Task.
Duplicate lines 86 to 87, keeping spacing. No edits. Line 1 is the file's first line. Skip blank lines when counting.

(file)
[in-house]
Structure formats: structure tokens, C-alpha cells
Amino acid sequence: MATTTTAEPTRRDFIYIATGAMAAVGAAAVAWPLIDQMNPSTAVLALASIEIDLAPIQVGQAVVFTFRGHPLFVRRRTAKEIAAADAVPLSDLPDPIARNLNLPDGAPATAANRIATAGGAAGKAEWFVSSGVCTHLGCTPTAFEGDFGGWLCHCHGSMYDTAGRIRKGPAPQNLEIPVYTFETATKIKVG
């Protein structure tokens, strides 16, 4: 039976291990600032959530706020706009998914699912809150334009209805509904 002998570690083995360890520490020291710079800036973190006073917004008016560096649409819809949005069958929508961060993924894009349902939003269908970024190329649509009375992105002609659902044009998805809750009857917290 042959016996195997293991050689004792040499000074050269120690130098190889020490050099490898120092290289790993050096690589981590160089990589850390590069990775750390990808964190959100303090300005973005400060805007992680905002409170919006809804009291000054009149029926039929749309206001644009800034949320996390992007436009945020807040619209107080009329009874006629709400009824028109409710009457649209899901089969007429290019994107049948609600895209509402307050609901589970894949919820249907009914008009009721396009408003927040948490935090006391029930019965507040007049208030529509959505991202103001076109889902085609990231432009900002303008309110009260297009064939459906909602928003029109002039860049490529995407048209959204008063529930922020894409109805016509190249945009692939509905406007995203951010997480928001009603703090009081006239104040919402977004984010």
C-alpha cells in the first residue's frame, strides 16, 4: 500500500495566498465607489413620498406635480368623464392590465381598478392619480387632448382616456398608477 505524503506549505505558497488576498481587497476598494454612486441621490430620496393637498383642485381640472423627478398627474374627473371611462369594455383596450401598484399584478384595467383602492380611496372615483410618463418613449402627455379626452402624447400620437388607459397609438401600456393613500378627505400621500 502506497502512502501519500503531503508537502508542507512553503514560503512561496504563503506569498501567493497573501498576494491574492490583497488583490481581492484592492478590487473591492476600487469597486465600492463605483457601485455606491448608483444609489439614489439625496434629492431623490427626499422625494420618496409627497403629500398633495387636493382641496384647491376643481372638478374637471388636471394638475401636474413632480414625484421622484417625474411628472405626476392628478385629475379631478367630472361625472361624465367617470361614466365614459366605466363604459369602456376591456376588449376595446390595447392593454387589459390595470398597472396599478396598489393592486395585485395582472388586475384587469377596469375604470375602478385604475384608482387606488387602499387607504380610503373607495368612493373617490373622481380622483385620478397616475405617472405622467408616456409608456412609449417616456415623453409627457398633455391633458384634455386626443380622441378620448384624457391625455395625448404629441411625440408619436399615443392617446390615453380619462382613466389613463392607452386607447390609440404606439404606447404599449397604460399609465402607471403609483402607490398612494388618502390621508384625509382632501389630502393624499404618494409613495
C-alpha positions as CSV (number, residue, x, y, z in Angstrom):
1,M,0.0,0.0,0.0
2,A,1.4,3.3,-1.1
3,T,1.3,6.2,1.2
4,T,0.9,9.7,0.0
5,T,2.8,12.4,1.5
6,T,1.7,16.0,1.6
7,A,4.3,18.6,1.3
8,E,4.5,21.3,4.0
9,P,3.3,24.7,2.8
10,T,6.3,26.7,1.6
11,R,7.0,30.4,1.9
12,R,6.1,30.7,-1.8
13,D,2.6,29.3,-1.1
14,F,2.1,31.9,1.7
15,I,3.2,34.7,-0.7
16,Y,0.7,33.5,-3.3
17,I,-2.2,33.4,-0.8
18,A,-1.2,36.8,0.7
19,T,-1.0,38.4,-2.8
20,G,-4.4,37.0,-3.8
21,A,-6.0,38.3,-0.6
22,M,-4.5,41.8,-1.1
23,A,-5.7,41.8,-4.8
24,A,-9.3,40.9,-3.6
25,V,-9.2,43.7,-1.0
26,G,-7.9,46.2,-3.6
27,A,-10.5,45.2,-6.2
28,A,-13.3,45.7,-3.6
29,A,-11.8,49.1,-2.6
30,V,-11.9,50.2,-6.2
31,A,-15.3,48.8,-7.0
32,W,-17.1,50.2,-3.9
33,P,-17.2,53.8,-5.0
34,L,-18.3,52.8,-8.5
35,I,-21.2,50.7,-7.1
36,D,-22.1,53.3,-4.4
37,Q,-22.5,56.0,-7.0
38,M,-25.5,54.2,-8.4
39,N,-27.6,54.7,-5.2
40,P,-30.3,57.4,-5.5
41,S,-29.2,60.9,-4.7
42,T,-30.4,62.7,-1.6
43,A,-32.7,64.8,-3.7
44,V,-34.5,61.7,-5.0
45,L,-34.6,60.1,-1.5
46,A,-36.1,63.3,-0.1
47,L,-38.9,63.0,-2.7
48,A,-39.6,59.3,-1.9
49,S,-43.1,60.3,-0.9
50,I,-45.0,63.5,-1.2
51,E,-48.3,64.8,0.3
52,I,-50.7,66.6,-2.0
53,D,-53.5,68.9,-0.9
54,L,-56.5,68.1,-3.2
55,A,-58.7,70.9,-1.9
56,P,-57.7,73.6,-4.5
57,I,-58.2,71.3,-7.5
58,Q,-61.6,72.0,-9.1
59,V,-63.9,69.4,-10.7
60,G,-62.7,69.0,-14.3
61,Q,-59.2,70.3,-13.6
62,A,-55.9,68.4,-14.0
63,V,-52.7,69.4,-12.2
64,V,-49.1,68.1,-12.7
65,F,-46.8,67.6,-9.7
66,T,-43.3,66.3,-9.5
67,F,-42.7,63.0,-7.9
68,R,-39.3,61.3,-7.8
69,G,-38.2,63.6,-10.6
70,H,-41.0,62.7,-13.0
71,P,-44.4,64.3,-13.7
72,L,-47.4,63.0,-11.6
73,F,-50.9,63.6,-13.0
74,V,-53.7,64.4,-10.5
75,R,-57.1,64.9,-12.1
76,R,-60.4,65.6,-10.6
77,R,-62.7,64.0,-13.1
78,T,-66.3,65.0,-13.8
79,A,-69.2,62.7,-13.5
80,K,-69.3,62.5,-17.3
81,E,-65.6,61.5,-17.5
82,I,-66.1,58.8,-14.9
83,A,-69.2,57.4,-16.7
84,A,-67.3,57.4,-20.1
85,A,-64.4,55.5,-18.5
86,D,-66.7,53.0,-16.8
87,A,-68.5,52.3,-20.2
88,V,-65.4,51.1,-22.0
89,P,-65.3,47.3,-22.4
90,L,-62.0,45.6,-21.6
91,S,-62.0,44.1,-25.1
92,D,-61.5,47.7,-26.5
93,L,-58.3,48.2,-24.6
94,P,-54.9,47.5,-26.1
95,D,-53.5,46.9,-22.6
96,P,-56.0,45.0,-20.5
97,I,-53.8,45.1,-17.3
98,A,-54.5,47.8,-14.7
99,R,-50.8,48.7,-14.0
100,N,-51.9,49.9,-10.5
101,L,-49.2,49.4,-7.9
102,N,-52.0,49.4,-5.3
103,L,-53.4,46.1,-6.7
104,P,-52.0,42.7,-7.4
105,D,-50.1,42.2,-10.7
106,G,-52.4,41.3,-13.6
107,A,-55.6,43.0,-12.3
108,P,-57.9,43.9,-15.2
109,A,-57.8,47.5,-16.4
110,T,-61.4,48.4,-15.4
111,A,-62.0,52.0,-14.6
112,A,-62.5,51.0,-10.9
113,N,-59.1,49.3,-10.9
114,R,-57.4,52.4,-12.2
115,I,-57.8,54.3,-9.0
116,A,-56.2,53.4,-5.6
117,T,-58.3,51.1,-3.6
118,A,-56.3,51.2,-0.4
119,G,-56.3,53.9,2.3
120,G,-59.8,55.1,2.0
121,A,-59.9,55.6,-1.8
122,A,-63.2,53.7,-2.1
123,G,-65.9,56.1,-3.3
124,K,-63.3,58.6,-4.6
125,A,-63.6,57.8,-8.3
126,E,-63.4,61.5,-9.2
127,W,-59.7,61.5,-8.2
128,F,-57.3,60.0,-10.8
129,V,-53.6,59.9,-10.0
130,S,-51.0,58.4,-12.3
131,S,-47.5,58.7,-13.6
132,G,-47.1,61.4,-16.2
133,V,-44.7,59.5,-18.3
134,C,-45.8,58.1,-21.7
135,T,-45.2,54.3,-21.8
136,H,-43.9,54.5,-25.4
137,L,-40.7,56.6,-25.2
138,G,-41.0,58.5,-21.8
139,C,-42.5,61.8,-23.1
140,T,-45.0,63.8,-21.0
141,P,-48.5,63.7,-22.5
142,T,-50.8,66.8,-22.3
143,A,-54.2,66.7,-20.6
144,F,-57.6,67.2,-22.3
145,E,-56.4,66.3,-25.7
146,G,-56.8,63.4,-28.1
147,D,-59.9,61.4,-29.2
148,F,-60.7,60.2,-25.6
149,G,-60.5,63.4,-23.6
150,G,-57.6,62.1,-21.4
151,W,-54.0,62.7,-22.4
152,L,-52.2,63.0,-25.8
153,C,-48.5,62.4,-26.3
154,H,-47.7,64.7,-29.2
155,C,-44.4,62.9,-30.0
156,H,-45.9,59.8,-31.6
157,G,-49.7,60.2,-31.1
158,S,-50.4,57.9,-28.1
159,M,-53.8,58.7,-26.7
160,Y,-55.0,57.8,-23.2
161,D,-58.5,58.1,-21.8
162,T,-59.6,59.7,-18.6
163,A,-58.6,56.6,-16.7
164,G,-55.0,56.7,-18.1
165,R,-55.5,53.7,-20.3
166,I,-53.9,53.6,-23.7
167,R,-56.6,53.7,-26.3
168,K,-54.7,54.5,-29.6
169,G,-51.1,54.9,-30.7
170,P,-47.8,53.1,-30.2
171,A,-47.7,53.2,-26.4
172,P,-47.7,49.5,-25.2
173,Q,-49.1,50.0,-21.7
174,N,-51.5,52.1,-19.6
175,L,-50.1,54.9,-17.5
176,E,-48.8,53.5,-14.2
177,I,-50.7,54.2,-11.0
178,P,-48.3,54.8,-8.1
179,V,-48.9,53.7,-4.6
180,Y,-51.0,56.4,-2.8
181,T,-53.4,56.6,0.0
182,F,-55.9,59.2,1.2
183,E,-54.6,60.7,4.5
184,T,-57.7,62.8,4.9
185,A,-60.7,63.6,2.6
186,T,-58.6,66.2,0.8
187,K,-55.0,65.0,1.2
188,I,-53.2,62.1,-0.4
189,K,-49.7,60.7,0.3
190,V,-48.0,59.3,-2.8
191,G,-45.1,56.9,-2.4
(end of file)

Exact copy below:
80,K,-69.3,62.5,-17.3
81,E,-65.6,61.5,-17.5